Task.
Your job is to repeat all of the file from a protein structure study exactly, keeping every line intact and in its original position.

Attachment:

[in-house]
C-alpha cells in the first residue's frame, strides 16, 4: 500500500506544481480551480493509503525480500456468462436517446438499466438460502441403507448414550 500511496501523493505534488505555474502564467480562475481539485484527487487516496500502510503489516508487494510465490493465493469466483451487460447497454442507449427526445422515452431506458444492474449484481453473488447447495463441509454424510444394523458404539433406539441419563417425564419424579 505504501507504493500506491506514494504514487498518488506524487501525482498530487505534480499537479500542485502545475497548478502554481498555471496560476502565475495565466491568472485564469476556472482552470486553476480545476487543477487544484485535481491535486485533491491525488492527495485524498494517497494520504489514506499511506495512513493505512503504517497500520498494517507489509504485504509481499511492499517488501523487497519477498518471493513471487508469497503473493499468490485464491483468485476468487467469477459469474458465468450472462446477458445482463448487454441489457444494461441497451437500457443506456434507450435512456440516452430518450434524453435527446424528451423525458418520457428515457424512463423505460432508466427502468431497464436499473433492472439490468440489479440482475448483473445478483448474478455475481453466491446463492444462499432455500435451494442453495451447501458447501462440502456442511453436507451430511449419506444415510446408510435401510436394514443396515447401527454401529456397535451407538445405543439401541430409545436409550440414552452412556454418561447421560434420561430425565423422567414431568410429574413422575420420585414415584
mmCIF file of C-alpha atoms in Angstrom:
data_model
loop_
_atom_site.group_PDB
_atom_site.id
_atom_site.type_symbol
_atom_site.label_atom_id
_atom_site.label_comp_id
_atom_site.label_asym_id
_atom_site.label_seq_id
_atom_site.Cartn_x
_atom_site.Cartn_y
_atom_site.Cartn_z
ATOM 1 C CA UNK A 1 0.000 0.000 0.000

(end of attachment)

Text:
[in-house]
C-alpha cells in the first residue's frame, strides 16, 4: 500500500506544481480551480493509503525480500456468462436517446438499466438460502441403507448414550 500511496501523493505534488505555474502564467480562475481539485484527487487516496500502510503489516508487494510465490493465493469466483451487460447497454442507449427526445422515452431506458444492474449484481453473488447447495463441509454424510444394523458404539433406539441419563417425564419424579 505504501507504493500506491506514494504514487498518488506524487501525482498530487505534480499537479500542485502545475497548478502554481498555471496560476502565475495565466491568472485564469476556472482552470486553476480545476487543477487544484485535481491535486485533491491525488492527495485524498494517497494520504489514506499511506495512513493505512503504517497500520498494517507489509504485504509481499511492499517488501523487497519477498518471493513471487508469497503473493499468490485464491483468485476468487467469477459469474458465468450472462446477458445482463448487454441489457444494461441497451437500457443506456434507450435512456440516452430518450434524453435527446424528451423525458418520457428515457424512463423505460432508466427502468431497464436499473433492472439490468440489479440482475448483473445478483448474478455475481453466491446463492444462499432455500435451494442453495451447501458447501462440502456442511453436507451430511449419506444415510446408510435401510436394514443396515447401527454401529456397535451407538445405543439401541430409545436409550440414552452412556454418561447421560434420561430425565423422567414431568410429574413422575420420585414415584
mmCIF file of C-alpha atoms in Angstrom:
data_model
loop_
_atom_site.group_PDB
_atom_site.id
_atom_site.type_symbol
_atom_site.label_atom_id
_atom_site.label_comp_id
_atom_site.label_asym_id
_atom_site.label_seq_id
_atom_site.Cartn_x
_atom_site.Cartn_y
_atom_site.Cartn_z
ATOM 1 C CA UNK A 1 0.000 0.000 0.000